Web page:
I trained specifically for the sport of Powerlifting for about five years. Then, I lost a bet with my training partner – Jono – and had to enter a CrossFit competition. I had been exposed to CrossFit through running strength training seminars at various gyms throughout New Zealand, so after previously being anti-CrossFit I had come to see many positives. After the competition I decided to give CrossFit a go and it was through this that I first received coaching in Olympic Weightlifting.
I had tried out some Weightlifting previously but this was essentially teaching myself through resources online and through chatting to some weightlifters. The California Strength instructional videos were super useful and are a resource I still utilise – I have linked these at the end of this post.
From 2015-2017 I learnt more about Olympic Weightlifting and spent a lot of time working on the movements. I had many struggles with it – especially with the full snatch, which continues to be a work in progress! However, I recently decided to make Weightlifting my main competitive focus in 2018 and I have already noticed major differences through the guidance of Richie Wong.
Here is a video of me during one of my first Weightlifting trainings back in 2013…
I briefly cover three key points below which I consider essential to remember when learning the Olympic lifts – these are especially applicable to those who have strength training experience prior to Olympic lifting.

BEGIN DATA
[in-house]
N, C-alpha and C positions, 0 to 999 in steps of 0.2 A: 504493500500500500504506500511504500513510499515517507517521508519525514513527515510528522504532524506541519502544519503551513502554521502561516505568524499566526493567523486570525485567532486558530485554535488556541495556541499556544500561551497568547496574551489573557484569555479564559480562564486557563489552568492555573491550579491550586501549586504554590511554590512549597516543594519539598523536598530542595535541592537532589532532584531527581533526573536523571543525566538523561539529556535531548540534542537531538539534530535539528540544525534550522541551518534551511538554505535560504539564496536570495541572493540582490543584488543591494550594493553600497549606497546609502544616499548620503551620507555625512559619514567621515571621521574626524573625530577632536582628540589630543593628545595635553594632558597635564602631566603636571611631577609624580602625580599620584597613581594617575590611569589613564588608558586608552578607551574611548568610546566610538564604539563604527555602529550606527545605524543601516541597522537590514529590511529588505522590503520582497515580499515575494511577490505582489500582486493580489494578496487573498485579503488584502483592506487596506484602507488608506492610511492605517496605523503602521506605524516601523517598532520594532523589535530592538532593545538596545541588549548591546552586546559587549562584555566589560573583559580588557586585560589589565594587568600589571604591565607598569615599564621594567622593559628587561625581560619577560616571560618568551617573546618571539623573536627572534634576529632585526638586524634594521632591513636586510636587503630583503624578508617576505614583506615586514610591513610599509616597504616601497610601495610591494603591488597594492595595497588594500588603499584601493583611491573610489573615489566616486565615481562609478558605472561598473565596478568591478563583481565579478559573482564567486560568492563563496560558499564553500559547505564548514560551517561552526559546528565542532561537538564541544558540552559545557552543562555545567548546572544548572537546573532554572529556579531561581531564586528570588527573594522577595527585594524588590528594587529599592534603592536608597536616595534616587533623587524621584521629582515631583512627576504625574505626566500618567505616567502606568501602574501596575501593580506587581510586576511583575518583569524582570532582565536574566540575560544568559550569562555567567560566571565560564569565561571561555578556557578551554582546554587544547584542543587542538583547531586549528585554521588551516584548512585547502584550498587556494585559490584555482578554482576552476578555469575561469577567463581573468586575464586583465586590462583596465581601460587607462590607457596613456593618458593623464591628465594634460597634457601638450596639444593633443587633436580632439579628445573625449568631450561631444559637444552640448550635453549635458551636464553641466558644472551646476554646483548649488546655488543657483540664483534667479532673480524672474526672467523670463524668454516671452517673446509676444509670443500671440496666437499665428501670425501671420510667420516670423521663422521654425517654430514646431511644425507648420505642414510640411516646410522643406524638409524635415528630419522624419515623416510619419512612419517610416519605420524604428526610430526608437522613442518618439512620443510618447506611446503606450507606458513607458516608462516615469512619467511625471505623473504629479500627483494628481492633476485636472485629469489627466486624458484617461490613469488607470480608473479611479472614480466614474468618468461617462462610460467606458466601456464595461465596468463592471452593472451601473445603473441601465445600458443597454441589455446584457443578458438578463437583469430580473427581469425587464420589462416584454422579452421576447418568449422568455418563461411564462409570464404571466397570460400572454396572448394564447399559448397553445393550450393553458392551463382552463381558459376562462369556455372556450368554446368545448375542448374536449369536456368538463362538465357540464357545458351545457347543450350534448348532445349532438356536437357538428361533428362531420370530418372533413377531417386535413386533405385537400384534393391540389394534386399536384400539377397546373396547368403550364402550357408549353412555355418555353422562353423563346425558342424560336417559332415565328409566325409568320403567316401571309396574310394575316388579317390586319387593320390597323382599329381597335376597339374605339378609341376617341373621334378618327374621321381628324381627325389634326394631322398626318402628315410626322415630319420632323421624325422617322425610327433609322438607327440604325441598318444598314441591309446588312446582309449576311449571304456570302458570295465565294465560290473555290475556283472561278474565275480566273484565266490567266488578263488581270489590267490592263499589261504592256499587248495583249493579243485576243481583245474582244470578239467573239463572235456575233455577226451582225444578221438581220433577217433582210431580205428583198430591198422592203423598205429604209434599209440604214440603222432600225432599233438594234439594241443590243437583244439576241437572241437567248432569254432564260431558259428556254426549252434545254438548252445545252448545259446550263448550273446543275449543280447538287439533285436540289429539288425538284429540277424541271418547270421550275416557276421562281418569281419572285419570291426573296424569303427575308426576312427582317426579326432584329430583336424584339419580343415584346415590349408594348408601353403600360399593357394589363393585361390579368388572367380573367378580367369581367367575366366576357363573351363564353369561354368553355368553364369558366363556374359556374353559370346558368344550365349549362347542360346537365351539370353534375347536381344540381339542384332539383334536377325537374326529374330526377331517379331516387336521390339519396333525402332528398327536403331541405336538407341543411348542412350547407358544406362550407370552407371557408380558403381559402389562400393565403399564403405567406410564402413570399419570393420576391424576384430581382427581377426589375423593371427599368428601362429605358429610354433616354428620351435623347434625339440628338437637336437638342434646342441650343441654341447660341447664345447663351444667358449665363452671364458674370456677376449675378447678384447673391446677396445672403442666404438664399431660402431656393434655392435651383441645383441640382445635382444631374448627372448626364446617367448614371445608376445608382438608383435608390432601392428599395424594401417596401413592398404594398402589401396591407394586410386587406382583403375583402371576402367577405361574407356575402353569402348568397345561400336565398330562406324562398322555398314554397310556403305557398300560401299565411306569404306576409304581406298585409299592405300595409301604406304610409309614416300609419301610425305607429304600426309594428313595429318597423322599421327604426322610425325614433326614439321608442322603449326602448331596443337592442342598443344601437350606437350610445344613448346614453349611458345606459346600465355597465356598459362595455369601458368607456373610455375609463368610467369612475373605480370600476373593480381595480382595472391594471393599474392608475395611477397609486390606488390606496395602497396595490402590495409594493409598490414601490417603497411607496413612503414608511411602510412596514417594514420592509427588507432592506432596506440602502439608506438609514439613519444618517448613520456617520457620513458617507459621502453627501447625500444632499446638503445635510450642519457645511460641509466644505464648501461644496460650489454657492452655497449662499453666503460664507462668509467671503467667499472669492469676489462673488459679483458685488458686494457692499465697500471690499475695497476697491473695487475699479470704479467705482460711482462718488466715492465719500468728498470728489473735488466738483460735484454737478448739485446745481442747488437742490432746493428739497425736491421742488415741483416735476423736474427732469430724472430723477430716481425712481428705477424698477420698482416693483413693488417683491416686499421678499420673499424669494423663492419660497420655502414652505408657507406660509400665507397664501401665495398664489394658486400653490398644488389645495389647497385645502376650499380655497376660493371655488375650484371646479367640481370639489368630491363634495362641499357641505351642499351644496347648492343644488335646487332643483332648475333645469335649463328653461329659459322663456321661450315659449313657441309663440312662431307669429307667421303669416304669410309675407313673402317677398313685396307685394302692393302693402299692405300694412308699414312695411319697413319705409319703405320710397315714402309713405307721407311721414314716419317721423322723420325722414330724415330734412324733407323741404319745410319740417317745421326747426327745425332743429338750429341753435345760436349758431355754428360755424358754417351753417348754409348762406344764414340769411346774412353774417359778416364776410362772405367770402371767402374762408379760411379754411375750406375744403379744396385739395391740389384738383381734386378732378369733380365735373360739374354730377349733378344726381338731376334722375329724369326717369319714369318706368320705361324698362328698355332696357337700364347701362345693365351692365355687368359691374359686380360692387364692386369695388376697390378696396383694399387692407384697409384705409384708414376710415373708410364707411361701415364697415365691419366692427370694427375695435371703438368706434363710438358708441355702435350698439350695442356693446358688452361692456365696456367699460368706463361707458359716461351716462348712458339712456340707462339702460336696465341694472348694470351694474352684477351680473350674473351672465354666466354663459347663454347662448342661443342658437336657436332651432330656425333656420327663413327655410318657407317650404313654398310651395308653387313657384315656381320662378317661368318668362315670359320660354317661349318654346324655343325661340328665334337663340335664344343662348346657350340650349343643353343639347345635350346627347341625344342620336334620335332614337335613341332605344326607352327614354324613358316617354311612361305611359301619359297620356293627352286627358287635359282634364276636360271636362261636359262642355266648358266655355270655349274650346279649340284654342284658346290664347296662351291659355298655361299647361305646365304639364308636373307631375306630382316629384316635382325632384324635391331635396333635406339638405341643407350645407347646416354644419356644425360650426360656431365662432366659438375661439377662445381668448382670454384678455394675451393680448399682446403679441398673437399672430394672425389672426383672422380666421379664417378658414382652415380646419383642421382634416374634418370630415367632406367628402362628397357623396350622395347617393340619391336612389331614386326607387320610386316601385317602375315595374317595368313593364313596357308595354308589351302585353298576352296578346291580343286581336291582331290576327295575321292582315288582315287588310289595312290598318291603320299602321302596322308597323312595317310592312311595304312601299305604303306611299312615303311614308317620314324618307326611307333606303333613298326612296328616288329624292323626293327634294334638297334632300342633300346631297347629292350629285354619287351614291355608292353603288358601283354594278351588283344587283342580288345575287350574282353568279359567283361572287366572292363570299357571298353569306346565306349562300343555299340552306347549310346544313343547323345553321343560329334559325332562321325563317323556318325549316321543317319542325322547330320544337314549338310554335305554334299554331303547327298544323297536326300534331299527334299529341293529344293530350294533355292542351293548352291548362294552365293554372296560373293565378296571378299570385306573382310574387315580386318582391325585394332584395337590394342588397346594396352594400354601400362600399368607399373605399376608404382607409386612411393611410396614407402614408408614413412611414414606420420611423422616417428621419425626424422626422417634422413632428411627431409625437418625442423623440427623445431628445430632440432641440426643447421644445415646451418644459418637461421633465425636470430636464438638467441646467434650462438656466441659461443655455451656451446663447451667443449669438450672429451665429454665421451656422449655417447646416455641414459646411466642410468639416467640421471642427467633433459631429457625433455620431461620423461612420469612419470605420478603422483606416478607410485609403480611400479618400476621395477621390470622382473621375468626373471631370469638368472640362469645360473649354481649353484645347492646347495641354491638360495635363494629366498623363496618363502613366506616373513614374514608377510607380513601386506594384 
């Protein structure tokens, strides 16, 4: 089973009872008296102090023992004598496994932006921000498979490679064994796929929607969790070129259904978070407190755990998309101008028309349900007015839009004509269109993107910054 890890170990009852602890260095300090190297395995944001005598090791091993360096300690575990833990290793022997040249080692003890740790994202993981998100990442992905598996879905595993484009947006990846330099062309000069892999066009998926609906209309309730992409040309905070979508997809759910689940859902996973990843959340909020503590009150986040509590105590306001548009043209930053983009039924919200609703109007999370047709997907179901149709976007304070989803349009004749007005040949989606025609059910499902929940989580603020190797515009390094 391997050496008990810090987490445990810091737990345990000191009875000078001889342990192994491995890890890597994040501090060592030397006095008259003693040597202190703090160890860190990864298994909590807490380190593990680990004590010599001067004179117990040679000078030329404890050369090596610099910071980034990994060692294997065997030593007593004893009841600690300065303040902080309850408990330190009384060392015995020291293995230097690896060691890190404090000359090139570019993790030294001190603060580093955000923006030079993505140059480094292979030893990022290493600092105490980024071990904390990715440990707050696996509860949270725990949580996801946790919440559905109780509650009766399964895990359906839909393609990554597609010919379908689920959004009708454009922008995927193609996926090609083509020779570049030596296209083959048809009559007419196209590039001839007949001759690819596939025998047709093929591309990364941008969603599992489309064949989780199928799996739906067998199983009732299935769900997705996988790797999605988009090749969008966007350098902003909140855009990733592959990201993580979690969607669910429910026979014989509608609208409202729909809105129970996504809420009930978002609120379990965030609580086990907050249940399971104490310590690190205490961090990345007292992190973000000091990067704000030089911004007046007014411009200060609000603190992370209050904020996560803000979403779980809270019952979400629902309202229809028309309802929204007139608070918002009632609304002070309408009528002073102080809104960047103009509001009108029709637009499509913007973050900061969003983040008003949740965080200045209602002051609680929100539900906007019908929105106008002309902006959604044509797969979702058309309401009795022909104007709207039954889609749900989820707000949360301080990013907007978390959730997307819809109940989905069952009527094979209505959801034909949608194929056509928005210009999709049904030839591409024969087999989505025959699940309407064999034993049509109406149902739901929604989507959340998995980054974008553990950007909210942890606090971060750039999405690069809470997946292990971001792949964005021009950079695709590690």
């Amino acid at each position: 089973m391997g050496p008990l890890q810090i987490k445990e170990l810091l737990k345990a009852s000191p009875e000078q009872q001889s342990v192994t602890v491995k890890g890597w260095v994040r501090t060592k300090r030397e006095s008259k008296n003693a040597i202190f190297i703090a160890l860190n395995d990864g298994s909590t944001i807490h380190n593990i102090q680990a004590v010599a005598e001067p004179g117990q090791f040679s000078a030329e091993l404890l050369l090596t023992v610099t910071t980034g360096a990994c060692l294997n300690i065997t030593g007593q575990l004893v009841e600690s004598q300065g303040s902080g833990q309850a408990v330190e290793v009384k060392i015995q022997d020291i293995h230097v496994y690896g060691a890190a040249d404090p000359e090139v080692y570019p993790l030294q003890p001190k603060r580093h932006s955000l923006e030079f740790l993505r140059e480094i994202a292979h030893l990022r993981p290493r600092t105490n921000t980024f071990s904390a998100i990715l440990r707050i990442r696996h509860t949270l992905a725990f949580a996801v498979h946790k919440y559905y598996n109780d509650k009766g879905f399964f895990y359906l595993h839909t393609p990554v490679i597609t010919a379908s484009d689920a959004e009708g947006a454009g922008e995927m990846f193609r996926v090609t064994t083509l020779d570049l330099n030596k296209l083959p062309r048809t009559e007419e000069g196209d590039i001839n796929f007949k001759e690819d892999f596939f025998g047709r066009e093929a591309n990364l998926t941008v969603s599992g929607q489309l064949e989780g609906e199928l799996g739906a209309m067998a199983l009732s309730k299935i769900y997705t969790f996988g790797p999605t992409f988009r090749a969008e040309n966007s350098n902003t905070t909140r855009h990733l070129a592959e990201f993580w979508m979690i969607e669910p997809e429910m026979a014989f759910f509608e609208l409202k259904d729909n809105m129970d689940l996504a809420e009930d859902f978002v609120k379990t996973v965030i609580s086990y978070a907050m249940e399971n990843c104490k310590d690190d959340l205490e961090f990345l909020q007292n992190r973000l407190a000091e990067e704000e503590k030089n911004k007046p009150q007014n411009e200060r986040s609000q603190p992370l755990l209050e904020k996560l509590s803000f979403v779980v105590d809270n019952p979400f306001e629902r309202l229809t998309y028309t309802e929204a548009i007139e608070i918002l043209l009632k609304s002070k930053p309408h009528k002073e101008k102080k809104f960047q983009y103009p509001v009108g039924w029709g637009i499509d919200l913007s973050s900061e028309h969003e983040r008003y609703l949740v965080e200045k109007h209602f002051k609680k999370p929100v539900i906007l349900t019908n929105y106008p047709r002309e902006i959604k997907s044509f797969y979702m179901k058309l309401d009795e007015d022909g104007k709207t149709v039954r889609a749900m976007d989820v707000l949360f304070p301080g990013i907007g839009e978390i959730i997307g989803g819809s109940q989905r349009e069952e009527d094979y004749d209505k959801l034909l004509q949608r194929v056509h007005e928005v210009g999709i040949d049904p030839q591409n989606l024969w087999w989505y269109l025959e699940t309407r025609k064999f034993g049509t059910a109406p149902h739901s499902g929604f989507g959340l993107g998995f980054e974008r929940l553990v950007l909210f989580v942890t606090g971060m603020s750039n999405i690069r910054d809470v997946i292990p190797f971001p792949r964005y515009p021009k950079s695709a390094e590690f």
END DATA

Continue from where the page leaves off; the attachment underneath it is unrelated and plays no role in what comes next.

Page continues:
You are going to need to improve flexibility to get into good positions. Overhead squatting in particular requires a great deal of mobility throughout the entire body. I think years of bench press probably didn’t help me with this!
I noticed my mobility to be limited through the shoulders, thoracic, hips, hamstrings and calves… so yeah, basically everywhere. Improving mobility isn’t always “fun”, but it is absolutely necessary.
Even now, the more time I spend working on my mobility specific to the lifts, the better my training goes. When I get lazy with this I find snatches harder to catch, and positions harder to hold. This is a continual work in progress.
That Chinese Weightlifter you saw who won the Olympics has probably been lifting since they were a child. Unfortunately, chances are that you are not reading this as a ten year old considering taking up Weightlifting. So you can’t expect to get to anywhere near their level in only a matter of months or years.
Learning these lifts takes time. You have to be patient. If you want to be proficient at these lifts it is going to take you years – you have to be willing to take your time.
After years of performing the Olympic lifts I still learn something every time I train – there is always something to work on!
This point will probably be more relevant to those who come to the lifts with a background in strength training.
When you initially try to perform a Snatch or Clean and Jerk it is possible, if you have a decent strength level, to move heavy loads with (to put it nicely) less that ideal form. Sure you may hit that lift in training, but moving weights poorly is a limiter long term and also you’ll get red-lighted for those press outs if you step on the platform.
Timing is paramount in Weightlifting, and control of the movements ensures you move in the correct way at the appropriate time.
If you are interested in Weightlifting the best thing you could do is find a suitably qualified and experienced Weightlifting coach – but this may not always be an option. Thankfully, there are a great number of quality resources online to assist you so, if there are no coaches in your area, I suggest you start by watching a few of the following California Strength videos:
- Clean – How to: Part One, Part Two, and Part Three.
- Snatch – How to: Part One, Part Two, and Part Three.
- Jerk – How to: Part One, and Part Two.
To finish, check out a couple of video’s from my first, and my most recent Weightlifting competitions. Hopefully you notice some differences!
My first competition, June 2015:
Most recent competition, February 2018:
Featured image image photo credit to Break the Resistance